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I have the following code which is a part of my digital clock:

library ieee;
use ieee.std_logic_1164.all;
use ieee.numeric_std.all;
use ieee.std_logic_unsigned.all;

-- Seconds counter
entity SecCounter is
    port( 
            s_enable: in std_logic;
            s_load: in std_logic; -- When high, sets this counter to the value in the     data inputs
            s_clk: in std_logic; -- Clock
            s_input: in std_logic_vector(5 downto 0); -- Data inputs
            s_output: out std_logic_vector(5 downto 0); --Outputs
            s_wrap: out std_logic
        );
    end SecCounter;

architecture imp of SecCounter is
    -- Intermediate signal to mainpulate the seconds as integer
    signal sec: integer range 0 to 60 := 22;

    begin
        s_output <= std_logic_vector(to_unsigned(sec,6)); -- Assign the input to the binary     value of sec

        process(s_clk, s_load, s_enable) -- If clk, enable, or load is changed
        begin
            s_wrap <= '0'; -- Clear the wrap

            if (s_enable = '0' and s_load = '1') then -- Set the clock
                sec <= to_integer(unsigned(s_input));
            elsif (s_enable = '1' and rising_edge(s_clk)) then -- Increment the counter
                sec <= sec + 1;
            end if;

            if sec = 60 then -- Restart counter and toggle the next counter
                sec <= 0;
                s_wrap <= '1';
            end if;
        end process;
end imp;

s_wrap acts as an enable to the next counter. What I'm trying to do is that if this counter equals 60 I want to enable the next counter for a single clock edge. I'm trying to do this through setting s_wrap to true and then to false in the next clock edge; however, it doesn't change. Is there a way to make is_wrap stateless? IF not, how can I solve this problem?

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You're using ieee.std_logic_unsigned.all, which is has several problems. Moreover it conflicts with numeric_std, which you are also using. Just remove the std_logic_unsigned use clause. –  Philippe May 2 '11 at 7:48

3 Answers 3

up vote 2 down vote accepted

You are assigning values to sec outside of the rising_edge(clk) clause. And you are not assigning anything to sec if s_enable=0 and s_load=0. Either of those facts make sec an asynchronous signal. If you fix both then the described problem should go away.

And Oli Charlesworth has a good point about checking for 59 rather than 60. Then you do not have to artificially include the non-existent 60 in your range either. And initializing sec to a value is not meaningful. You should initialize it in your reset clause.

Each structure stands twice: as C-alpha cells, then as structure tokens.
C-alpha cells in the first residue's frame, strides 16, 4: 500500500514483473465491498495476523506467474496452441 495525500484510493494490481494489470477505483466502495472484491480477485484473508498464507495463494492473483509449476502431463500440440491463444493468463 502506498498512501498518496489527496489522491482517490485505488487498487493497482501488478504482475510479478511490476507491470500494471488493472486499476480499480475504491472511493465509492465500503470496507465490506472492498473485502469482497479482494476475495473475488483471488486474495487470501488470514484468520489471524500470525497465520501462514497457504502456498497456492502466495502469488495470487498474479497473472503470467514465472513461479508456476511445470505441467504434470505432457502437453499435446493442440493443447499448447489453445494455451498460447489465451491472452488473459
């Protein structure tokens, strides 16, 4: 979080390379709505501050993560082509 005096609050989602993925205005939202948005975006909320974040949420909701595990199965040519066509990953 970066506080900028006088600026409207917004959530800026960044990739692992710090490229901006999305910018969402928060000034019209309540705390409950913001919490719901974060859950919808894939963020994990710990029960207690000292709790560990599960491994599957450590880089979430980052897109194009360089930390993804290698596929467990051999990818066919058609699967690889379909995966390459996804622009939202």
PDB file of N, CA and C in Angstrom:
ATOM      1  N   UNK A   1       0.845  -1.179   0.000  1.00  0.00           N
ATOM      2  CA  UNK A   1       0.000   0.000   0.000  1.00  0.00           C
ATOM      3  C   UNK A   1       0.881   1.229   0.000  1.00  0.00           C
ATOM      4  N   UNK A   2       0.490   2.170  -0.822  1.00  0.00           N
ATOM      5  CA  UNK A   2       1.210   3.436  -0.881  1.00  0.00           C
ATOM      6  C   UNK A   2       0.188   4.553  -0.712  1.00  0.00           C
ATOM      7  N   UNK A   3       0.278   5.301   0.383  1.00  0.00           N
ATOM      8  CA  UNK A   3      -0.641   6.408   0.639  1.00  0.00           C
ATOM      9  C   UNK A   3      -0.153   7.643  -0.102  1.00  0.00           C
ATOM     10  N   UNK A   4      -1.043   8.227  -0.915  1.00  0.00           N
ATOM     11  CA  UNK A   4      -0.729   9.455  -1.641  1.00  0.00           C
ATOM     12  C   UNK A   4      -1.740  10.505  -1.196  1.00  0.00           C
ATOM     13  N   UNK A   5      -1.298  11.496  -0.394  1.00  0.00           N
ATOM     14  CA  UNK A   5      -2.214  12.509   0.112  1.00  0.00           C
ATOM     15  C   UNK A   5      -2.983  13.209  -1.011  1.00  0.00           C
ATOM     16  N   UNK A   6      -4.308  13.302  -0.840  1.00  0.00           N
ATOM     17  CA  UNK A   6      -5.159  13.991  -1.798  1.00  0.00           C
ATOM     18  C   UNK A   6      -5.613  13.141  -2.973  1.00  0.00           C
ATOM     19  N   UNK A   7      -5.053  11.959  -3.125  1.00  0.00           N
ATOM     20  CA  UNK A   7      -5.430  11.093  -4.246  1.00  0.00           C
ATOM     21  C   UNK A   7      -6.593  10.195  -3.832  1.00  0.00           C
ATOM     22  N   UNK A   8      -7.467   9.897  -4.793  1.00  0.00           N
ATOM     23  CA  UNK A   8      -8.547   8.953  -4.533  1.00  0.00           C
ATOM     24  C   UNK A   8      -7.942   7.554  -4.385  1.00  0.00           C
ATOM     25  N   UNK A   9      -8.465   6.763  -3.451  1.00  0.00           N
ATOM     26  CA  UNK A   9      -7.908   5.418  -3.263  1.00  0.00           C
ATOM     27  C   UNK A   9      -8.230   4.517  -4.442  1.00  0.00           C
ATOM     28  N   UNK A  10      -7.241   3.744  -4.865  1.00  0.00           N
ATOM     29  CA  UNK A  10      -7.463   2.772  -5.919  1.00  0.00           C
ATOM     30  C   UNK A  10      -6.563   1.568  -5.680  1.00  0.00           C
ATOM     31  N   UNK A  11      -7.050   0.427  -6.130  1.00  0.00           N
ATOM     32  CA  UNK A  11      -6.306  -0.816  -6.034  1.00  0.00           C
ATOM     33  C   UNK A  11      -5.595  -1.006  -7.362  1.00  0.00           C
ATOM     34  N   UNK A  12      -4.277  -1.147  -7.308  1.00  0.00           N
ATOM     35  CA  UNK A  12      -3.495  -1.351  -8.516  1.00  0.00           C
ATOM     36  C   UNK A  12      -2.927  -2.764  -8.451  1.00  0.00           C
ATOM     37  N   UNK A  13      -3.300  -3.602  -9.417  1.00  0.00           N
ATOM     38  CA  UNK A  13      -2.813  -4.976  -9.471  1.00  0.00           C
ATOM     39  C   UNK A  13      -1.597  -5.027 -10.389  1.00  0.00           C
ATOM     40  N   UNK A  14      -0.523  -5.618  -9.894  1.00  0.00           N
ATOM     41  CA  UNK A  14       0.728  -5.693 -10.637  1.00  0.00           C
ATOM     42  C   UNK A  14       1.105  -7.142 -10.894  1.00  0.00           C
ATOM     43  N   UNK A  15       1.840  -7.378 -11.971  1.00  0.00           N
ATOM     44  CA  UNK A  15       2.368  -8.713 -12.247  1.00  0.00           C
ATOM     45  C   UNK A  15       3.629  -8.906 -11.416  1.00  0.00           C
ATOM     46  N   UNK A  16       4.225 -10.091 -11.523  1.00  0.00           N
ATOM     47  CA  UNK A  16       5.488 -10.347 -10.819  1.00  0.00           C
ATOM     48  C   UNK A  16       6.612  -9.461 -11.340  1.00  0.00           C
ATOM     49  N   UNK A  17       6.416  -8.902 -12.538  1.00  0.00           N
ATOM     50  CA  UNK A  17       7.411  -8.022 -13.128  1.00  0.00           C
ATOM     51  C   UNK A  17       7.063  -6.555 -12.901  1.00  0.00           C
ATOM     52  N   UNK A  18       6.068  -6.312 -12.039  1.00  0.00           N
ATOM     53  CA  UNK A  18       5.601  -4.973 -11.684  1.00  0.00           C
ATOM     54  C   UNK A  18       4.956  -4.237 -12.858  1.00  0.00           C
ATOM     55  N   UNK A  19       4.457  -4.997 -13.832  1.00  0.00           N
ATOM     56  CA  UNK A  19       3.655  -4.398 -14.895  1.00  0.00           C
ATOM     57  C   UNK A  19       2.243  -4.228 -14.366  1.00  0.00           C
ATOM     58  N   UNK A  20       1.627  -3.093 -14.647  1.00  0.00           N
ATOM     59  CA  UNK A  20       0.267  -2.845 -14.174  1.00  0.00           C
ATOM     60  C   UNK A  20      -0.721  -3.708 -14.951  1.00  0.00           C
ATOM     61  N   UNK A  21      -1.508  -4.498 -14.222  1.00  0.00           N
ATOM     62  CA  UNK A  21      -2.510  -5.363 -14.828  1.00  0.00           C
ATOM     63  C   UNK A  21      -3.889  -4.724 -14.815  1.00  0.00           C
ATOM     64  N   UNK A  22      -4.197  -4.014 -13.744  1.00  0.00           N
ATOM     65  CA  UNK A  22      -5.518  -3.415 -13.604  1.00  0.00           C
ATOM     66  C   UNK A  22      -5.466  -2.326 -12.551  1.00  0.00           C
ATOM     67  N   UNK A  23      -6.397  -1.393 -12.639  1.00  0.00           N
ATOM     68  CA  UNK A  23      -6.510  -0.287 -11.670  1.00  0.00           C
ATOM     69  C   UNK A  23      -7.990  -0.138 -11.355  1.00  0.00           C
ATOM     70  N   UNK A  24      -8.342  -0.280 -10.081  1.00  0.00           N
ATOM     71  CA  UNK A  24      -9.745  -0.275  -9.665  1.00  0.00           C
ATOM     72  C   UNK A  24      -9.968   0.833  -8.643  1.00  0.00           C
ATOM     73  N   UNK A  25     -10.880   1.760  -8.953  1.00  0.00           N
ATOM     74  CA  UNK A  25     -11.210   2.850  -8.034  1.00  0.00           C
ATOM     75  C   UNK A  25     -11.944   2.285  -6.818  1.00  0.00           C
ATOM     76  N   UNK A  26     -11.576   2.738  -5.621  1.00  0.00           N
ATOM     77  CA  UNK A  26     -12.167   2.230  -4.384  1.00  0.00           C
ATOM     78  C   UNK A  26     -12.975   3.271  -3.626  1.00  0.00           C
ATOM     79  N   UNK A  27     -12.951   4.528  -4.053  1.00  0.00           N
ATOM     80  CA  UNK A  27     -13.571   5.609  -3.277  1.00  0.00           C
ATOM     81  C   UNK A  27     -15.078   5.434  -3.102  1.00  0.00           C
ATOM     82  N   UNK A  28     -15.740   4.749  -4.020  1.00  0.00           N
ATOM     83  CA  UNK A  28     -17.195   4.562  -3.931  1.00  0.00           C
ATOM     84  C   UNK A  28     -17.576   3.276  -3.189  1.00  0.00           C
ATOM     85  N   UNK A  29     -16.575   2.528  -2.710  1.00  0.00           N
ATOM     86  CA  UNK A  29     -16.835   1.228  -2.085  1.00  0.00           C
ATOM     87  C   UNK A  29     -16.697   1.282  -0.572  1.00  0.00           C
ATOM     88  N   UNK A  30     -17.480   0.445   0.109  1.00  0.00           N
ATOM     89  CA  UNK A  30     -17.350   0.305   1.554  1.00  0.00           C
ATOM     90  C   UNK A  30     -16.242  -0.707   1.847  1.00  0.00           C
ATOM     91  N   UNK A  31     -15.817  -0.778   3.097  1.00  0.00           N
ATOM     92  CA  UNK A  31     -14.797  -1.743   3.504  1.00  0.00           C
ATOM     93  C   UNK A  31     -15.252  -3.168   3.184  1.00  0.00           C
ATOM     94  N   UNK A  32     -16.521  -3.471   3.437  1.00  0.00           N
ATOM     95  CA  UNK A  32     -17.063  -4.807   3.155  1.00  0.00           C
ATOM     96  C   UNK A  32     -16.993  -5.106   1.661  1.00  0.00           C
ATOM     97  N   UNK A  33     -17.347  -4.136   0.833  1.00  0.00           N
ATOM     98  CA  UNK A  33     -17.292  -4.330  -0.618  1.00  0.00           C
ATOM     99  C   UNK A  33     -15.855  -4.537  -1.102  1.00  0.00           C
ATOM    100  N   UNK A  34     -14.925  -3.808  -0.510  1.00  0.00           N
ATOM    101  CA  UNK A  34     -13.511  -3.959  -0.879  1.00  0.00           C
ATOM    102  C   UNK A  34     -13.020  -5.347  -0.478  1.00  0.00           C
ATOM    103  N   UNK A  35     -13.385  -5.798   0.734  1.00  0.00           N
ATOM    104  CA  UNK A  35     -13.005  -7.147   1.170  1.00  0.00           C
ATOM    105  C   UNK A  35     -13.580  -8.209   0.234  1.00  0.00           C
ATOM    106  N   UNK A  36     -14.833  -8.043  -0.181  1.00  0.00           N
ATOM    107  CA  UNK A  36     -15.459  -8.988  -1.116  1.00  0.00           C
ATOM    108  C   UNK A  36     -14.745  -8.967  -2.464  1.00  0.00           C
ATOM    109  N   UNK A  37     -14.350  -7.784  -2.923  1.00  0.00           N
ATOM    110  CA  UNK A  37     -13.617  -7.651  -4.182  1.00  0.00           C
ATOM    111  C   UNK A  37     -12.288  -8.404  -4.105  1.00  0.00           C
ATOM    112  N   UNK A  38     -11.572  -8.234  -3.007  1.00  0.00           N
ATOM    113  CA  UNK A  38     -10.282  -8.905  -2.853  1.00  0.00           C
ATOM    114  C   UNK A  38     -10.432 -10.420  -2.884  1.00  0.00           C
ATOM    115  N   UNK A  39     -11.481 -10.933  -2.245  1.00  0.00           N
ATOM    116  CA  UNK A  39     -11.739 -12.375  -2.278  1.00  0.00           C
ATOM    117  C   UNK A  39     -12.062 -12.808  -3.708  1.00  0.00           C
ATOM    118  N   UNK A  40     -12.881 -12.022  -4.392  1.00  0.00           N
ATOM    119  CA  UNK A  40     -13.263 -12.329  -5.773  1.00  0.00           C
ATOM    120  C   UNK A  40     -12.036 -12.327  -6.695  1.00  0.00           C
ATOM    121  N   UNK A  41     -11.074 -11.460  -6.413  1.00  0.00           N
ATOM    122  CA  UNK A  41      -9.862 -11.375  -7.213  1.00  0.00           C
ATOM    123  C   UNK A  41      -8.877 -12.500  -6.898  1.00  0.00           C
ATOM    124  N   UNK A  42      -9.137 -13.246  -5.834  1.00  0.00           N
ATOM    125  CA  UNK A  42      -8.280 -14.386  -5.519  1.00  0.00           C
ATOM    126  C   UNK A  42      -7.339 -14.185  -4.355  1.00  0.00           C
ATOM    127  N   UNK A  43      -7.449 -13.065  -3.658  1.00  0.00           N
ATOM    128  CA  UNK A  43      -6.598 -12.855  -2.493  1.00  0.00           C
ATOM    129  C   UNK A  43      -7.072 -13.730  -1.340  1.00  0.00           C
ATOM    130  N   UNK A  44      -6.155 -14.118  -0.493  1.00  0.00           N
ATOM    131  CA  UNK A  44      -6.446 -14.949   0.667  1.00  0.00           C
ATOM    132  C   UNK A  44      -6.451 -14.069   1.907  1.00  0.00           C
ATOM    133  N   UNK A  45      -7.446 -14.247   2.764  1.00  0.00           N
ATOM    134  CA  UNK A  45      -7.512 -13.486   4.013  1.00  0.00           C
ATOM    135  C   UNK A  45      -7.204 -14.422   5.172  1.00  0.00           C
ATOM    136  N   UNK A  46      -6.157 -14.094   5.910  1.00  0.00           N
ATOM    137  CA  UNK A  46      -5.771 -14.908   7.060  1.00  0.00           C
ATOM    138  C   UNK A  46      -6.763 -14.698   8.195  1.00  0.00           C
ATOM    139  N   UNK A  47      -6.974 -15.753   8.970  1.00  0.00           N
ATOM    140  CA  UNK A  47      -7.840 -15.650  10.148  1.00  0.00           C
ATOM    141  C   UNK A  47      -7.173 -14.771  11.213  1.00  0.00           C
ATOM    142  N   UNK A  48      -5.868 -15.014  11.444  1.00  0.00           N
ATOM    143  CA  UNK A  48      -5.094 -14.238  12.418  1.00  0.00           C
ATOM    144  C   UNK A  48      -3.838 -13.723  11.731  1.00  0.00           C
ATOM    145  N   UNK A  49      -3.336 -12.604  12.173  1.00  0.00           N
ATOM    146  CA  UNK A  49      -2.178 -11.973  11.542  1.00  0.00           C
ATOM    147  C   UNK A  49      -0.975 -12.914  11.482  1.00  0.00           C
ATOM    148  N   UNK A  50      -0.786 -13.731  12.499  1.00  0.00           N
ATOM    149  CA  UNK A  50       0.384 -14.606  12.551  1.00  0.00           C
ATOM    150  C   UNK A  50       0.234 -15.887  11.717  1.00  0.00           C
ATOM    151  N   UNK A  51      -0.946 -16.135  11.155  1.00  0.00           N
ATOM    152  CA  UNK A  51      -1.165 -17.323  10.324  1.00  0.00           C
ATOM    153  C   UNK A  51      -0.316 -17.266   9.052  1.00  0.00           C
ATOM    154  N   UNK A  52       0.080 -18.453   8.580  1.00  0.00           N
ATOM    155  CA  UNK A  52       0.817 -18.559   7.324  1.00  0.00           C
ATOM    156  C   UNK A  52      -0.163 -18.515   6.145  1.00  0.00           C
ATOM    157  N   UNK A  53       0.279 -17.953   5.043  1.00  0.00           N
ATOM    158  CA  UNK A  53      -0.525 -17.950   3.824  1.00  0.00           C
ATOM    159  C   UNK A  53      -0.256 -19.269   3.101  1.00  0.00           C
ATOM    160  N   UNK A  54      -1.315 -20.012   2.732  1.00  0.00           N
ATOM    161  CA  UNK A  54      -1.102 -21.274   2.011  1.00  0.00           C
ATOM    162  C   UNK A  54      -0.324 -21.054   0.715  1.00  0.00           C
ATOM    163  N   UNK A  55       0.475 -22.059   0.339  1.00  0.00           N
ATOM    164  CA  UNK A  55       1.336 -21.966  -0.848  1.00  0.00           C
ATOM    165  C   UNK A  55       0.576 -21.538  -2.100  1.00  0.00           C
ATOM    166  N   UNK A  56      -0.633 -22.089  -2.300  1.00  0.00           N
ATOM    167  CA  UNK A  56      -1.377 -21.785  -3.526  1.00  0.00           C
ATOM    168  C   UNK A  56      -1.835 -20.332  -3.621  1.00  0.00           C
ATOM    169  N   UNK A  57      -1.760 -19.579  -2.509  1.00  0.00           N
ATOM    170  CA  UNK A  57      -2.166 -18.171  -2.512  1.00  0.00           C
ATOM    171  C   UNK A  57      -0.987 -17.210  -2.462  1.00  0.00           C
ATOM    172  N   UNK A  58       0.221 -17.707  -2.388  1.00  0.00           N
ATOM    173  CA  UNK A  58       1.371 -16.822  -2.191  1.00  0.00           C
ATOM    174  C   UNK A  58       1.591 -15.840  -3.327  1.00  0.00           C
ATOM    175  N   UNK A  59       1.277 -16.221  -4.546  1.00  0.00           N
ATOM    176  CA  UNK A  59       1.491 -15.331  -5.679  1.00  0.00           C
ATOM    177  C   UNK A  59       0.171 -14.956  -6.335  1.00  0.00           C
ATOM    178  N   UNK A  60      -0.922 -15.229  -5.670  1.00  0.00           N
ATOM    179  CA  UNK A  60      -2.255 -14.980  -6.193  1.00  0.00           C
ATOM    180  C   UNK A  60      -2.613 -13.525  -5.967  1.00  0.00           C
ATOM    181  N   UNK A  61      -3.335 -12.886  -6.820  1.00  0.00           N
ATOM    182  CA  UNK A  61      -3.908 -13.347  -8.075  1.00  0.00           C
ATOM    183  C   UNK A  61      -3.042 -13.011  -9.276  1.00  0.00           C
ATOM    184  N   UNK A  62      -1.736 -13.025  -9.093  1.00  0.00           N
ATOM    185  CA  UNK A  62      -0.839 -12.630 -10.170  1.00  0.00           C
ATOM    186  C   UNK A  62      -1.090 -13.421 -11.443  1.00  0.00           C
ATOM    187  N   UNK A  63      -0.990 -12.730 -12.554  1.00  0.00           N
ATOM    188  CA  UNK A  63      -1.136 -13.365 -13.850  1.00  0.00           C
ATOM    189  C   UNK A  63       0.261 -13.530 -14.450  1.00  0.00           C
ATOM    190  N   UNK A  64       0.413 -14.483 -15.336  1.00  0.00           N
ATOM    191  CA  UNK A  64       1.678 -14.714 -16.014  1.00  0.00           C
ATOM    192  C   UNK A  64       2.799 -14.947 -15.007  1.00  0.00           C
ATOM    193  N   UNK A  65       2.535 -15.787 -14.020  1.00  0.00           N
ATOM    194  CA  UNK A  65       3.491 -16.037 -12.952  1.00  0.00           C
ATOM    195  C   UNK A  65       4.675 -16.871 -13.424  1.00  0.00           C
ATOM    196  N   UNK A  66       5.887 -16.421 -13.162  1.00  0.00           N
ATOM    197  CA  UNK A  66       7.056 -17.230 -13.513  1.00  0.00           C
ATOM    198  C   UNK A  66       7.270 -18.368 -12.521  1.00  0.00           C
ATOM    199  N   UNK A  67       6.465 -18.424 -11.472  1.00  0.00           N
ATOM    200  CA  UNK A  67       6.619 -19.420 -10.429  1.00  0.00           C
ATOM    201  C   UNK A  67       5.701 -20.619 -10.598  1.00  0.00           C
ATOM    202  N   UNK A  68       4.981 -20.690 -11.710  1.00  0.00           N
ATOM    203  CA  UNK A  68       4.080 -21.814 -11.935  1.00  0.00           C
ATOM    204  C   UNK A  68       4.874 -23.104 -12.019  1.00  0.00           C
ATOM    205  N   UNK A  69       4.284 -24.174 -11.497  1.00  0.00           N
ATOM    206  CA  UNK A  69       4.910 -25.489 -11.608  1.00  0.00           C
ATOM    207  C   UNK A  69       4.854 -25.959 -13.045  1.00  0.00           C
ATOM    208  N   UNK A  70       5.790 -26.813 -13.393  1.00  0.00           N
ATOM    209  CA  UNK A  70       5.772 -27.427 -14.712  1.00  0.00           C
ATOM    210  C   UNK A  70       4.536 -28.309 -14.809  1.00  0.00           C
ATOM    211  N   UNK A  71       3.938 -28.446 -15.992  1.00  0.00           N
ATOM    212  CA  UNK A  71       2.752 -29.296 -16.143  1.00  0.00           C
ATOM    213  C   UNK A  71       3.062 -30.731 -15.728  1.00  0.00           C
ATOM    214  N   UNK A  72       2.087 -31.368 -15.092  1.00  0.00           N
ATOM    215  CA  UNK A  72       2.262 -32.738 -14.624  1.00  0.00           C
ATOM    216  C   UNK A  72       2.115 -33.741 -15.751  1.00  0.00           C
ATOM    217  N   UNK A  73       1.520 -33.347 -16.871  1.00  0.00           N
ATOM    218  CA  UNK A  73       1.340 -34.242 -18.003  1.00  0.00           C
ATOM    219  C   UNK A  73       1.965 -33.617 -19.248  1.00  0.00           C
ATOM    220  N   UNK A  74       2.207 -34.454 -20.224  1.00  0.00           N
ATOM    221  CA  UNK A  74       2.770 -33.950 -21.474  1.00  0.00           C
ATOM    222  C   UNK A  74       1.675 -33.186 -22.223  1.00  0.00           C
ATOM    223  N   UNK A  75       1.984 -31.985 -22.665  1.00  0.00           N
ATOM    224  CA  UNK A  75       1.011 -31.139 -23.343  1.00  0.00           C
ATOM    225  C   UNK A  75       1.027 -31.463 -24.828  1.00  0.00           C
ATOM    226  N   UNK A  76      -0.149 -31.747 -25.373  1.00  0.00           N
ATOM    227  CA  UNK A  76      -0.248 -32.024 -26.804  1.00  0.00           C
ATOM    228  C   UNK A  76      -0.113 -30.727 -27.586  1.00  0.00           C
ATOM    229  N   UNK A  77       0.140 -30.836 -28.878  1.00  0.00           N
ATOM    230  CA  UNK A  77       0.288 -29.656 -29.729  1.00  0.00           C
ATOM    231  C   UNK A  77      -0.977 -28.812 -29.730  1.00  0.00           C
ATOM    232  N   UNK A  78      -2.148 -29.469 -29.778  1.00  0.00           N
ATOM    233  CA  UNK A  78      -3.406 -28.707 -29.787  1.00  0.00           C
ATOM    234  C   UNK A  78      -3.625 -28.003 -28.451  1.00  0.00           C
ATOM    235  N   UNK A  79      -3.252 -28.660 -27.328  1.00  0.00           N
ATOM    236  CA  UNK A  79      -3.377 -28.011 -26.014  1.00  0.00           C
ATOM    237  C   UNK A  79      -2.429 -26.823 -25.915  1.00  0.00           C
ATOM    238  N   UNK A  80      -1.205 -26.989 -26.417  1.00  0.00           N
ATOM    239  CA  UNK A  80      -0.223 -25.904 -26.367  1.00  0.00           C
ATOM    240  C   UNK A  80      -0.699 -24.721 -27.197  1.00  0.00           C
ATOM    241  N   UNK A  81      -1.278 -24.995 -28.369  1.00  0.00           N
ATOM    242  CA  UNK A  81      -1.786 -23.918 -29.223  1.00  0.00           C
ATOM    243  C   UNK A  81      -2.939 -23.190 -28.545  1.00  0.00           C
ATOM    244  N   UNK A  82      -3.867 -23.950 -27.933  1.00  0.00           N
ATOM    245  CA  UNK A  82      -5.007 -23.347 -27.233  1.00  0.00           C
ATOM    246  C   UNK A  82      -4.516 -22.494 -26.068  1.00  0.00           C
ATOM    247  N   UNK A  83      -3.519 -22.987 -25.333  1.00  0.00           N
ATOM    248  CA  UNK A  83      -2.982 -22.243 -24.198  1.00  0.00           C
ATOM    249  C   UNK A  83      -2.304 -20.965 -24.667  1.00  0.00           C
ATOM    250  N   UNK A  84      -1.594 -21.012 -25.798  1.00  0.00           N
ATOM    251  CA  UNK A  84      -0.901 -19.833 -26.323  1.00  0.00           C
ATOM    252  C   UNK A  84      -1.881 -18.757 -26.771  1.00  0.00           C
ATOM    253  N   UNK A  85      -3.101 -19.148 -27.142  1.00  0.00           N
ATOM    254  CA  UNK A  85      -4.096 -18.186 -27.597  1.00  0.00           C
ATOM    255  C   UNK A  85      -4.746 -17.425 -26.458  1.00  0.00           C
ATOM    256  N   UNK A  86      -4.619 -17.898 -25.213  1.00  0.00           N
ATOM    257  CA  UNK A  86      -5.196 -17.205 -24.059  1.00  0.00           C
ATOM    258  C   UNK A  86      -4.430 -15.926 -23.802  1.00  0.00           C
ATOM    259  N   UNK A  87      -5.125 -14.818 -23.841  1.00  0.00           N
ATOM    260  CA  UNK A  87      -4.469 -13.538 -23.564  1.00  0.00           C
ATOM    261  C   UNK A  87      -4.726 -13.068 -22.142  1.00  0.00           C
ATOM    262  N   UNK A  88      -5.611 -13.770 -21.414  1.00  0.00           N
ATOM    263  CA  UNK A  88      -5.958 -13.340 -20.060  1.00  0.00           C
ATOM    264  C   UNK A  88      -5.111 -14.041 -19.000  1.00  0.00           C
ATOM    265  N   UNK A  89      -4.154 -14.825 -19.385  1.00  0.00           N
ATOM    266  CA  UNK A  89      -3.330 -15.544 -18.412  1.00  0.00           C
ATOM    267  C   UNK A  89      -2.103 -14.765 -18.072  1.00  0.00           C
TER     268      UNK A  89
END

You may have other problems since you are reading s_enable, s_load and s_input asynchronously. That is normally done only for the reset signal.

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2  
Point of correction: Initialization of signals is meaningful, provided there is support from your synthesis tools. I recommend initializing signals when declared and not use a reset, especially if a reset is not otherwise needed. This can lead to better logic utilization during map and P&R. In the world of Xilinx parts, on device configuration/boot, all FFs have a known state which can be configured using signal initialization. Search for "initialization" in this reference: xilinx.com/support/documentation/sw_manuals/xilinx13_1/… –  Josh May 2 '11 at 19:49

[Disclaimer: I'm not great with VHDL, so I can't advise on syntax.]

I think you want to assert s_wrap when sec reaches 59, not 60. That way, on the next clock edge, the minutes counter will see s_wrap = 1 and increment, at the same time that this counter output becomes 0 again.

I think you want something like this:

process(s_clk, s_load, s_enable) -- If clk, enable, or load is changed
begin

    if (s_enable = '0' and s_load = '1') then -- Set the clock
        sec <= to_integer(unsigned(s_input));
    elsif (s_wrap = '1') then -- Wrap
        sec <= 0;
    elsif (s_enable = '1' and rising_edge(s_clk)) then -- Increment the counter
        sec <= sec + 1;
    end if;

end process;

s_wrap <= '1' when sec = 59 else '0';
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What I would do would be to declare sec as a variable in the process, as variables update immediately:

process(s_clk, s_load, s_enable)
variable v_sec : integer range 0 to 60;
begin
if reset = '1' then
    v_sec := 0;
    s_sec <= (others => '0');
    s_wrap <= '0';
elsif rising_edge(s_clk) then
   s_output <= std_logic_vector(to_unsigned(v_sec,6));
   if s_enable = '1' then
     v_sec := v_sec +1;
     if v_sec = 60 then
        v_sec:= 0;
        s_wrap <= '1';
     else
        s_wrap <= '0';
     end if;
   else
   s_wrap <= '0';
   end if;
end if;

If you simulate this in modelsim, sec will go 0,1,2,....58,59,0,1,2, and s_wrap will equal 1 everytime sec is equal to 0, except for the first time, when the reset condition sets it to 0.

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